For your desolate land, you can work backwards — enumerate the physical qualities of the place you want to describe — hot, dry, barren, sandy, cloudless, or Mars like.

Then, select your POV. Is this the person experiencing it? Or is this someone finding the bones of someone who died there? Or is this some imagining someone there, who might be themselves at some point in the future or was the, in the past?

Then, identify the experience the person has in that place, make sure to consider physiological and emotional experiences and reactions or consequences of those experiences.

Once you’ve assembled your properties of the landscape, your POV, and the experiences imagined from that environment you start writing

e.g. “Mars is not a place to raise your kids. In fact, its cold as hell.” (misquoting since I don’t have Sir Elton’s permission to reproduce his lyrics.)


“Booze, pills, needles, awash in the unwashed and unwanted, broken bottles slice my feet, but not my wrists, adrift and alone in a world too full of itself with no room for me”


A trail of armor ends in a drift of bones, crushed by teeth, marrow licked clean, etched smooth by sand

or whatever.

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    I went all poetic, because that's where the OP was asking, but in the strictest terms your answer is admittedly more complete.
    – DWKraus
    Commented Feb 28, 2021 at 18:09
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    @DWKraus, I was going for showing how to solve the problem rather than demonstrating solutions. I quite liked yours and up voted it
    – EDL
    Commented Feb 28, 2021 at 18:20
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    By the way, quoting a single line from a song for the purposes of parody (humor) and education (explaining how to write well) with no commercial gain falls clearly under fair use in US law, and if it did not, a slight rephrasing would not be enough to avoid legal issues.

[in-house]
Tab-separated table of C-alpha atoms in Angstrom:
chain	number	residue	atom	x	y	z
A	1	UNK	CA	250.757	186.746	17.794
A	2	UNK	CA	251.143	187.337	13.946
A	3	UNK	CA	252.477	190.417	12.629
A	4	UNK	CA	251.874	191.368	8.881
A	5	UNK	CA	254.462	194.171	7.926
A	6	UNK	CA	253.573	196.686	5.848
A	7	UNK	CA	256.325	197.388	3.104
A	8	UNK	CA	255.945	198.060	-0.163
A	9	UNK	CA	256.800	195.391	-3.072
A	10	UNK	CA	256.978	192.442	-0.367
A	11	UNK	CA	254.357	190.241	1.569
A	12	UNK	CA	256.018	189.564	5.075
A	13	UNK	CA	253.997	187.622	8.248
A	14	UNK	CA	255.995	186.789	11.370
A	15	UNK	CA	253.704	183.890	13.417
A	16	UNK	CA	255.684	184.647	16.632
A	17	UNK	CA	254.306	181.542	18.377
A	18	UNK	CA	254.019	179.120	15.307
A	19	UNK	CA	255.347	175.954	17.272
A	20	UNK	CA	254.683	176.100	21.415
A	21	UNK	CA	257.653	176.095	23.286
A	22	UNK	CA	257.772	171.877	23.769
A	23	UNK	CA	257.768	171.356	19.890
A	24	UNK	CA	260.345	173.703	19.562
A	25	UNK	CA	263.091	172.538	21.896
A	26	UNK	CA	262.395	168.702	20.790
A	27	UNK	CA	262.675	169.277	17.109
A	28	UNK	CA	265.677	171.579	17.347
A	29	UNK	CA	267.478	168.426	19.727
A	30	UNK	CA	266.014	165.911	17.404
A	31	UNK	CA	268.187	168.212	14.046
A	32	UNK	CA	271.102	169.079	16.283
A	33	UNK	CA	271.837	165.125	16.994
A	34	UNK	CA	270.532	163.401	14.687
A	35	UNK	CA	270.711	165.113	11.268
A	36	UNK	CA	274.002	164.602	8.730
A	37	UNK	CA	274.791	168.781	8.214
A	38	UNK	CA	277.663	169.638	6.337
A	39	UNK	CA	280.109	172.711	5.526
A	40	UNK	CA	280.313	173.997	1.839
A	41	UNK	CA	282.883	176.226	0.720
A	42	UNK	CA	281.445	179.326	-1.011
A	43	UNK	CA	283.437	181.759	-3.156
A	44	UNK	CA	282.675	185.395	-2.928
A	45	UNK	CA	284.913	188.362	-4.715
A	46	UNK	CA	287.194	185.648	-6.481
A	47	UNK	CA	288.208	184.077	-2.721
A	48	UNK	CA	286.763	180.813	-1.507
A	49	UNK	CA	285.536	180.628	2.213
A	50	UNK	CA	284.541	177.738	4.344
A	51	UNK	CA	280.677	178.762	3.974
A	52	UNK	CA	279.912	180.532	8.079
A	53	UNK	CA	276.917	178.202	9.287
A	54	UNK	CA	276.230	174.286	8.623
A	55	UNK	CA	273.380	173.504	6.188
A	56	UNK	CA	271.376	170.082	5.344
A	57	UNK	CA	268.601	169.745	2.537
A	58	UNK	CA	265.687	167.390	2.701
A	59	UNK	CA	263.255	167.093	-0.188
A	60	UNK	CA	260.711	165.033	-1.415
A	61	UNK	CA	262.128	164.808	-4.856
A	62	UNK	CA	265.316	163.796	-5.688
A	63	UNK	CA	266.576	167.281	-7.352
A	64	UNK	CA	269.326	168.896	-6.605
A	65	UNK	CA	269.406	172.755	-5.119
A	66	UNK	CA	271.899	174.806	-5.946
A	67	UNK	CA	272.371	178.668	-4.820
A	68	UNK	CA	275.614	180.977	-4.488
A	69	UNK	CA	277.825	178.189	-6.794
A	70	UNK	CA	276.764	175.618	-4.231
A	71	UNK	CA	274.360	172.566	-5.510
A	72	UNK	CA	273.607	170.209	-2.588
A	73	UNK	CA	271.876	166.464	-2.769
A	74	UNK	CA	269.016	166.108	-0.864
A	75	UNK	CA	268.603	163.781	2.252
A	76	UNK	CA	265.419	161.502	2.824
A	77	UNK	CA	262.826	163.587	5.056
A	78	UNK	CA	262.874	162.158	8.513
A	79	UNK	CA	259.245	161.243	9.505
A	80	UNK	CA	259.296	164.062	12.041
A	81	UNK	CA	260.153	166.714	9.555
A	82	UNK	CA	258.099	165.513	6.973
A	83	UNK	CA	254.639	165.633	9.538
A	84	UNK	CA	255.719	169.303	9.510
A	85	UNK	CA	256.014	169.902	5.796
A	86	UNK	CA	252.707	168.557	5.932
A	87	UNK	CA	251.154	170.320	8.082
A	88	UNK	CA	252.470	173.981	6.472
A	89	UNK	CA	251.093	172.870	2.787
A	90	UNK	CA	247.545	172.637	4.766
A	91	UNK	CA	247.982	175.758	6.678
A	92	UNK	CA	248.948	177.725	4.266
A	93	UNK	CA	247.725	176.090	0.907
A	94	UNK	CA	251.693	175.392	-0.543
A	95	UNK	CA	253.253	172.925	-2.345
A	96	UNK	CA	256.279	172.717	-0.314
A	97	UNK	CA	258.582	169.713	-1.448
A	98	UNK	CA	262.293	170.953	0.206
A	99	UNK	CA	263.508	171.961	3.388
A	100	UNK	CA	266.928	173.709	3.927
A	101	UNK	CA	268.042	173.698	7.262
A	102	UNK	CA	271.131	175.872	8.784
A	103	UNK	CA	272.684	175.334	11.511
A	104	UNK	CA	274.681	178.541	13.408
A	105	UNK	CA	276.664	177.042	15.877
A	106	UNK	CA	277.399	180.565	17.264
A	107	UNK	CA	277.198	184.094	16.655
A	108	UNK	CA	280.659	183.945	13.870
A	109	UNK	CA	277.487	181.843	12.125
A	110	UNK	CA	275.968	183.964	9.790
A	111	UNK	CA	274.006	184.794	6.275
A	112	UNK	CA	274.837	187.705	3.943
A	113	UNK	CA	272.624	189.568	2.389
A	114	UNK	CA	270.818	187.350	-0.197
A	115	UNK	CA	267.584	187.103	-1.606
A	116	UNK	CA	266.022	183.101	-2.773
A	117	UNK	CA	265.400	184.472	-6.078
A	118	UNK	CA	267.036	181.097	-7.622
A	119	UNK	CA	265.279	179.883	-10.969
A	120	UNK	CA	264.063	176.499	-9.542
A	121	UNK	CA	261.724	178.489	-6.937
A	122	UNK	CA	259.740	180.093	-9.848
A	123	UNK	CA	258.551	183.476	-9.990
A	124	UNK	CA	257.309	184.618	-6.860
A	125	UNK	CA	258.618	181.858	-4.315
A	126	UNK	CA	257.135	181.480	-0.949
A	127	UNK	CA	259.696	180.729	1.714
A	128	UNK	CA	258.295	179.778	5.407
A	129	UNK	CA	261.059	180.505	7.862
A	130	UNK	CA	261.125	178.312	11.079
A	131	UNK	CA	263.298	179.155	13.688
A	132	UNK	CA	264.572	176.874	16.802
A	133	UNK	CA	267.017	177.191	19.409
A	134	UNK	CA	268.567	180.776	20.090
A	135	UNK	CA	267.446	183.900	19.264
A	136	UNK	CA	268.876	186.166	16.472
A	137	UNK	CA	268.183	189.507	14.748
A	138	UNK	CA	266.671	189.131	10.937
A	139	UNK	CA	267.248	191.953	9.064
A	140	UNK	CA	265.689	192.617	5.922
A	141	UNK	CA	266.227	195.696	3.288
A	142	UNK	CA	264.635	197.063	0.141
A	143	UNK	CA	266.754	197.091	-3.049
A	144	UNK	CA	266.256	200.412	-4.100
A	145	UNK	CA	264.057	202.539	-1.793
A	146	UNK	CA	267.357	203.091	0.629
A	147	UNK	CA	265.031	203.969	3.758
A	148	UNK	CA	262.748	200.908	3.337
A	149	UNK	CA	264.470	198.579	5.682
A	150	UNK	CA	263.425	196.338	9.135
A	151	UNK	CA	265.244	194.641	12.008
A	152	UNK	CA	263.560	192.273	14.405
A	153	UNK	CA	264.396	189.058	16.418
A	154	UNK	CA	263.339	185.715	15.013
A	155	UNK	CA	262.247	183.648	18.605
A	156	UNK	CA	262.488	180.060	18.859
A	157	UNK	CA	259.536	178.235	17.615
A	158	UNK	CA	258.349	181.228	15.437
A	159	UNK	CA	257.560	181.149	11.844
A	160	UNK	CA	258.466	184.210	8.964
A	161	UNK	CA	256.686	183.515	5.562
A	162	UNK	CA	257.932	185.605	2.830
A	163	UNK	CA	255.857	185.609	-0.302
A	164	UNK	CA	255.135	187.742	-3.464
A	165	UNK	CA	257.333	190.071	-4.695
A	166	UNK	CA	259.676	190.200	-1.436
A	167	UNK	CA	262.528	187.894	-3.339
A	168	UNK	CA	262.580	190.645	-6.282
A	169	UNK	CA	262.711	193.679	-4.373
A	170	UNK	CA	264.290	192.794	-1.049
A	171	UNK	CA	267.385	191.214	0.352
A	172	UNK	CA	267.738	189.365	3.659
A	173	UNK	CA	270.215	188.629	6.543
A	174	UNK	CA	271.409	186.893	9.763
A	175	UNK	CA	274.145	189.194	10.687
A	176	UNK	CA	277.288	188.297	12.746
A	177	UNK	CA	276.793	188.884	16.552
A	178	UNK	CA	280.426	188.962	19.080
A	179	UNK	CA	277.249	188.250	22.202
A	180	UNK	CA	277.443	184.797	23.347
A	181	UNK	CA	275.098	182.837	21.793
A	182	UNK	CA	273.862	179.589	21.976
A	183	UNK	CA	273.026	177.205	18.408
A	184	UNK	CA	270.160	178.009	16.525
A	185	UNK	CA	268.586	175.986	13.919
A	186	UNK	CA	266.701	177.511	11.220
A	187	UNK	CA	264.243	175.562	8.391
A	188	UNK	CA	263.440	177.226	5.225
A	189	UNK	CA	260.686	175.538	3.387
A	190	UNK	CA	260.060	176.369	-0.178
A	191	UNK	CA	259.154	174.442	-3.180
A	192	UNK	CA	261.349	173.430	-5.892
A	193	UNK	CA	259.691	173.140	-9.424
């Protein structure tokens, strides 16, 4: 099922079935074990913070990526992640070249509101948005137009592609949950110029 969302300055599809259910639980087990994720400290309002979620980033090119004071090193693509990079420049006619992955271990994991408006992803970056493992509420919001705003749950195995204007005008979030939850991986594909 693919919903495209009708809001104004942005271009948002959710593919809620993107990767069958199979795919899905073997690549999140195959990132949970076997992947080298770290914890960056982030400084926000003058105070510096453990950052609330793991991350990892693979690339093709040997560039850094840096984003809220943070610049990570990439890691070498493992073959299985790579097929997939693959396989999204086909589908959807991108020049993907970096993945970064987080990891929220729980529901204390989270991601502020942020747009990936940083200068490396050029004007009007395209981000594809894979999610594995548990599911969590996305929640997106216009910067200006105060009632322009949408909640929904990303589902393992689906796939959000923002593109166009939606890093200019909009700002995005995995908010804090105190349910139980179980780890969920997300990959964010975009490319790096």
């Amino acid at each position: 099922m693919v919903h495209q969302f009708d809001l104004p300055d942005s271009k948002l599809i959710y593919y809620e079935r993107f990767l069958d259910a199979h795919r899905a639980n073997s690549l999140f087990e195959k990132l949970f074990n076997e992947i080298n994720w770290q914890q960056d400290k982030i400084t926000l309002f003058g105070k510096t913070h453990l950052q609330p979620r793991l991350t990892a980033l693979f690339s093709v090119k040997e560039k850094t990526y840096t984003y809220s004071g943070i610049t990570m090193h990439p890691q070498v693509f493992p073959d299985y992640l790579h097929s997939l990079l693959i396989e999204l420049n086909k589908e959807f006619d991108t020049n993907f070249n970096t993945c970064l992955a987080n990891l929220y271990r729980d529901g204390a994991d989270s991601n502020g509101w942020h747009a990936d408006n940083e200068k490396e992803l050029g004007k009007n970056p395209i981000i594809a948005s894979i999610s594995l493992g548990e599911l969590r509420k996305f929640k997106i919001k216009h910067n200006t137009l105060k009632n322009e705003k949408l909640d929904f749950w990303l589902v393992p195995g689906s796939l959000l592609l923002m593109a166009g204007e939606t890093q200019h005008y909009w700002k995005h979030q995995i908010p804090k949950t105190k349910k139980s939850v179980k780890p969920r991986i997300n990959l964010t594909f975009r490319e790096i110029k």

– Obie 2.0
    Commented Mar 1, 2021 at 14:28
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    @Obie2.0, I imagine It was the Same as it ever was, Once in a lifetime, but its best to just Shake It Off, Shake it Off, eating barbecued iguana on Mexican Radio
    – EDL
    Commented Mar 1, 2021 at 15:04
  • I suppose so? I am not really sure I understand.
    – Obie 2.0
    Commented Mar 1, 2021 at 15:06

I know little about poetry, but your question reminded me of Sheep in Fog, a poem by Sylvia Plath. I think her description of desolateness works because of several techniques:

  1. She uses very few words, so that you can actually hear how quiet the hills are.
  2. The opening line immediately paints a slow, still landscape.
  3. She describes very singular details: the trail of smoke from a train, a single flower. It's almost as if this flower stands out very clearly, because everything else is so uniform and lonely.

I hope this helps!

Sheep in Fog, by Sylvia Plath (no copyright intended)

The hills step off into whiteness.

People or stars

Regard me sadly, I disappoint them.

The train leaves a line of breath.

O slow

Horse the colour of rust,

Hooves, dolorous bells -

All morning the

Morning has been blackening,

A flower left out.

My bones hold a stillness, the far

Fields melt my heart.

They threaten

To let me through to a heaven

Starless and fatherless, a dark water.


My first thought was Ozymandias, but Shelley uses "desert", "bare" and "lone". But, on its own, something like "level sands stretch far away" draws the mind's eye to an empty horizon.